“You know, I don’t know if I always wanted to be in sales, or if I wanted to be in the type of business that I could feel entrepreneurial, feel that I was moving something, helping something grow. Out of high school, (truck driving) was a good enough job, but my mind was always on how can I be on the front end of it and be responsible for the growth of the organization.”
The year McCrath moved into sales was 1990. He stayed with the firm for a few more years and then joined the sales team at Spartan Stores. He then directed sales at Michigan Media Radio Broadcasting and at Federated Media Broadcasting. After that, he spent 10 years as director of business development for the West Michigan Whitecaps, the successful single-A baseball franchise founded by Baxter and Lew Chamberlin in 1994. He recently resigned that post so he could devote more time to Blue Cap Promotions and Living Baseball Cards, but he remains active with the team.
“After five years of having Blue Cap Promotions, we decided for us to get to that next level it might be beneficial for one of the three of us to be the full-time guy with Blue Cap. We were doing it at first as a hobby, and we had a lot of fun at (promoting) boxing, and as a supplementary income hobby because we enjoyed it so much. But, eventually, it dawned on us that somebody needs to be there every day if this company is going to move forward,” he said.
McCrath was born in Grand Rapids but grew up in Caledonia, where he lives with his two adopted sons. Landon is 12 and Noah is 8. Both are from South Korea. He described Landon as a science and biology nut who attends the Van Andel Institute’s Science Academy. “He loves it and he goes to a lot of the Odyssey of the Mind events, does the Science Olympiad, and he plays baseball.” McCrath said Noah is a math whiz and the family’s athlete. “He wants to have everything to do with sports and activities on a regular basis. He is my little guy to watch boxing with, and it’s really kind of fun to watch him during a fight on television when he stands up and shadow boxes what the fighters should be doing. He’s a ball of energy and he’s like me — a chatterbox.”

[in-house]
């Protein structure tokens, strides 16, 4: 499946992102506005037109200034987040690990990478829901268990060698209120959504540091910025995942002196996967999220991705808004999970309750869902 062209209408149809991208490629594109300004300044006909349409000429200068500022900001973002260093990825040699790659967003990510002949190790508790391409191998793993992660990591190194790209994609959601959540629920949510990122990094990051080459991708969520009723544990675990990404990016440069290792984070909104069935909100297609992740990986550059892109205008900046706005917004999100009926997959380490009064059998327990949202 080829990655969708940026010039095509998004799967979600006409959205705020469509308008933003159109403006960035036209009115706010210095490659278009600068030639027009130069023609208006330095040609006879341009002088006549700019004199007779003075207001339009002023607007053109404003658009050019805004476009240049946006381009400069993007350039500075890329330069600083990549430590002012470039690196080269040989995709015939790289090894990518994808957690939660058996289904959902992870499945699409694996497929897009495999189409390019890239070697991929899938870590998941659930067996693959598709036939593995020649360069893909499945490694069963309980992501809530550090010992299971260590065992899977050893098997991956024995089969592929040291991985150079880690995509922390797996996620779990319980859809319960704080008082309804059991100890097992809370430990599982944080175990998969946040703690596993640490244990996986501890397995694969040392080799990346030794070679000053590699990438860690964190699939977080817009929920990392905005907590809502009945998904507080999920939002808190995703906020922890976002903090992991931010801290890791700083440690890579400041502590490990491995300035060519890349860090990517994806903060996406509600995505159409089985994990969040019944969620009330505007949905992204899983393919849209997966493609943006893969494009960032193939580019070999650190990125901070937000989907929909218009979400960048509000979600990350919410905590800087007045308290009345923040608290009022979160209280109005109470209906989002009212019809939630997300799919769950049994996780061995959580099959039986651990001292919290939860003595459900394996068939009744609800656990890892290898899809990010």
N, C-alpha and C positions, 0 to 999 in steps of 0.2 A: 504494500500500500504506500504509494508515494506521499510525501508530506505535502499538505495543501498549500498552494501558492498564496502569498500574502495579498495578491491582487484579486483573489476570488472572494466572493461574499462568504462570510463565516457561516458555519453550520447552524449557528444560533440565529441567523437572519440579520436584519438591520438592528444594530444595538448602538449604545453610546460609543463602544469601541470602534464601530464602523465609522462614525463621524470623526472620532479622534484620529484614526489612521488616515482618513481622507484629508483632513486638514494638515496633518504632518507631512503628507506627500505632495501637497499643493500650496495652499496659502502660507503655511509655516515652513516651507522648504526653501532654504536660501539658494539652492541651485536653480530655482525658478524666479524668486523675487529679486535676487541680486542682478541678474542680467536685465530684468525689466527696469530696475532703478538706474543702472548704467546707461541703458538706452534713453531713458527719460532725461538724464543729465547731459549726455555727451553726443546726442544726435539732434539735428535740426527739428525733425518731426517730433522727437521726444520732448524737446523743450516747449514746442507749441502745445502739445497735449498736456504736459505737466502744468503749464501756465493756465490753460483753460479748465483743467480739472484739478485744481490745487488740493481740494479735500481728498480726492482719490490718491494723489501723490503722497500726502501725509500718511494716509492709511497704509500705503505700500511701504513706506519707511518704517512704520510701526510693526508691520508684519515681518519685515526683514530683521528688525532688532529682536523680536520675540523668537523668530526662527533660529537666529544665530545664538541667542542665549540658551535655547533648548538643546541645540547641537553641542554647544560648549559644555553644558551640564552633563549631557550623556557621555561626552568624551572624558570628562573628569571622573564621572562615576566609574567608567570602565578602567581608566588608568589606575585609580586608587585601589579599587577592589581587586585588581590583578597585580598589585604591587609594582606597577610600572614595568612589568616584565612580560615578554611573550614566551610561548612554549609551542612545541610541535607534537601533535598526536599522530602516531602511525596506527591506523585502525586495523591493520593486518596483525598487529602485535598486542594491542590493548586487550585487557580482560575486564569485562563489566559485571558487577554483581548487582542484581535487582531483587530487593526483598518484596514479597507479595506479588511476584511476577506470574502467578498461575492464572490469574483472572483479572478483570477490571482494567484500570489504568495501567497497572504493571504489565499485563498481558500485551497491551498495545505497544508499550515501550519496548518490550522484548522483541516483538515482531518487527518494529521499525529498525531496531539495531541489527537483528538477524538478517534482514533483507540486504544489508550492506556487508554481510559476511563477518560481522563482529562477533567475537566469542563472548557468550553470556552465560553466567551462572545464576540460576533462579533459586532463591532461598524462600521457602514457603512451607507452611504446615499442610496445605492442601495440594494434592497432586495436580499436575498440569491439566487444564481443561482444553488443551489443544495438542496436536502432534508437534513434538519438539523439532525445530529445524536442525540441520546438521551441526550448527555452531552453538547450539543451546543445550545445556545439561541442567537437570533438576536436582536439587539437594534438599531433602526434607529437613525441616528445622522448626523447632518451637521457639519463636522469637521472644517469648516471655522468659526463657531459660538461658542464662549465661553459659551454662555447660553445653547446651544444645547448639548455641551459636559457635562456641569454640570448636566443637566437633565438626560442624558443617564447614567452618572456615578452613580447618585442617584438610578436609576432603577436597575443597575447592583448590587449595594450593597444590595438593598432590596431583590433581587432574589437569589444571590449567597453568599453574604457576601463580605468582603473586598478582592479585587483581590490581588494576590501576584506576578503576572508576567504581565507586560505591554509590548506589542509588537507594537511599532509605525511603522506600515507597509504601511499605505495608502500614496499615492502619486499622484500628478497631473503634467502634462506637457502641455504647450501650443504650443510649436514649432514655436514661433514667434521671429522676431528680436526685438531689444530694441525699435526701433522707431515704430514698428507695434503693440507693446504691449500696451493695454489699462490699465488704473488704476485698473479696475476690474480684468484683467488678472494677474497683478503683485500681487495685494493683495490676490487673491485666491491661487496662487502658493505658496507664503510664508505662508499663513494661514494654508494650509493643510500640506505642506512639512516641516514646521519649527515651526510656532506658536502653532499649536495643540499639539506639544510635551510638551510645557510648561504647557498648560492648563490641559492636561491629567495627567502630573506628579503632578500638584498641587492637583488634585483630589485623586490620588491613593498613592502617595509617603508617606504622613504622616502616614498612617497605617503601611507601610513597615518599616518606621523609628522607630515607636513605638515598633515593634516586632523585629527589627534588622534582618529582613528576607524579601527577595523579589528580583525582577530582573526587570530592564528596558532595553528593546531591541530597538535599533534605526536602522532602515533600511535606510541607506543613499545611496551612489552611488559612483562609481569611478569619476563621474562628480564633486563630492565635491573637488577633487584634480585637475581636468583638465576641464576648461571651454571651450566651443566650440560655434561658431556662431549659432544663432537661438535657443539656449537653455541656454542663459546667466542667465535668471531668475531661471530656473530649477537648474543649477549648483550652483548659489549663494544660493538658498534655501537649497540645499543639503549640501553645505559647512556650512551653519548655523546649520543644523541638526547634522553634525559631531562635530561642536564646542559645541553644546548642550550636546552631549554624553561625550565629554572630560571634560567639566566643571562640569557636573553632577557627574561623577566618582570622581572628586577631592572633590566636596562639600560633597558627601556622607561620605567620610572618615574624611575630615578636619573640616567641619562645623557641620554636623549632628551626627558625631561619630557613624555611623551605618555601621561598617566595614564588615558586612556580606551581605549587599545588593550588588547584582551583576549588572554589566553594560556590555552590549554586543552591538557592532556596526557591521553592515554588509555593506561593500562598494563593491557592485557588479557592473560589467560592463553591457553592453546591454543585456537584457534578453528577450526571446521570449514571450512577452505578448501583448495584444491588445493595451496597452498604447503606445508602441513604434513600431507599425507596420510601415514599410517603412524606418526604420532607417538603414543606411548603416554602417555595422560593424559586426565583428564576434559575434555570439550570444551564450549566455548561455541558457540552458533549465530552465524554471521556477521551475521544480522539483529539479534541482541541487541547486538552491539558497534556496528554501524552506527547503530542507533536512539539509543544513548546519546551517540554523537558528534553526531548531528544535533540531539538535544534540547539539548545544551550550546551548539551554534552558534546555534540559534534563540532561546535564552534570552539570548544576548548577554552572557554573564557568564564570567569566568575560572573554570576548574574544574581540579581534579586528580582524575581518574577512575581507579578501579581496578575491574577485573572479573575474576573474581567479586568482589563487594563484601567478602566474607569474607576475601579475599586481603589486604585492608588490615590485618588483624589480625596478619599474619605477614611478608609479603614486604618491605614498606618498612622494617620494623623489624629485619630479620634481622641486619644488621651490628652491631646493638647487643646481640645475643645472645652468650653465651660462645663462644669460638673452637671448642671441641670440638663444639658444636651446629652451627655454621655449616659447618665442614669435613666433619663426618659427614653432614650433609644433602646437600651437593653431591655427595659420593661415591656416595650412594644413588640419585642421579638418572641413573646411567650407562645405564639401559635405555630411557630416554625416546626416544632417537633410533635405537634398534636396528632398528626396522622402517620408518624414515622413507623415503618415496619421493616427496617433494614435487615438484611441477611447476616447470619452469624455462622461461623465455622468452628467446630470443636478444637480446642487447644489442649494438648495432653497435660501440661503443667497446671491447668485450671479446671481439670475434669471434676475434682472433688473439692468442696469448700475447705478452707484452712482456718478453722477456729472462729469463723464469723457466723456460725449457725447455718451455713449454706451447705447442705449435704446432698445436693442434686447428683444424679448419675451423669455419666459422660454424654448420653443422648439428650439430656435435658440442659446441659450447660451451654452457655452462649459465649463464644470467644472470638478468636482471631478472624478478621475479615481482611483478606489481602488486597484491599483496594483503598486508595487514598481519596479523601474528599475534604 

McCrath shares custody of the boys with Gayle, his former wife. “We’re friends. We agree that we’re better parents for the kids separately than together, and we’re there for each other,” he said.
Now that production for Living Baseball Cards is underway, McCrath can turn his full attention to the firm’s next really big adventure: Rock the Rapids. The outdoor concert stage and festival village will go up in a few weeks on an Oakes Street parking lot behind Van Andel Arena. McCrath is eagerly looking forward to pulling off what will be a first for downtown.
“Excited is an understatement. We’re really, really excited about it because it’s the first time Grand Rapids has had a music festival of this sort. We have nationally known artists all week long with very, very affordable six-day passes for $79. You just don’t see something like that,” he said.
“That pricing concept, which came from Denny, is now being adopted by festivals and other promotional events that are multiple days. All over the place, they’ve taken a look at our pricing structure. I’m sure it’s not unheard of to have a cheap festival ticket, but this one certainly is very inexpensive. We’re excited.”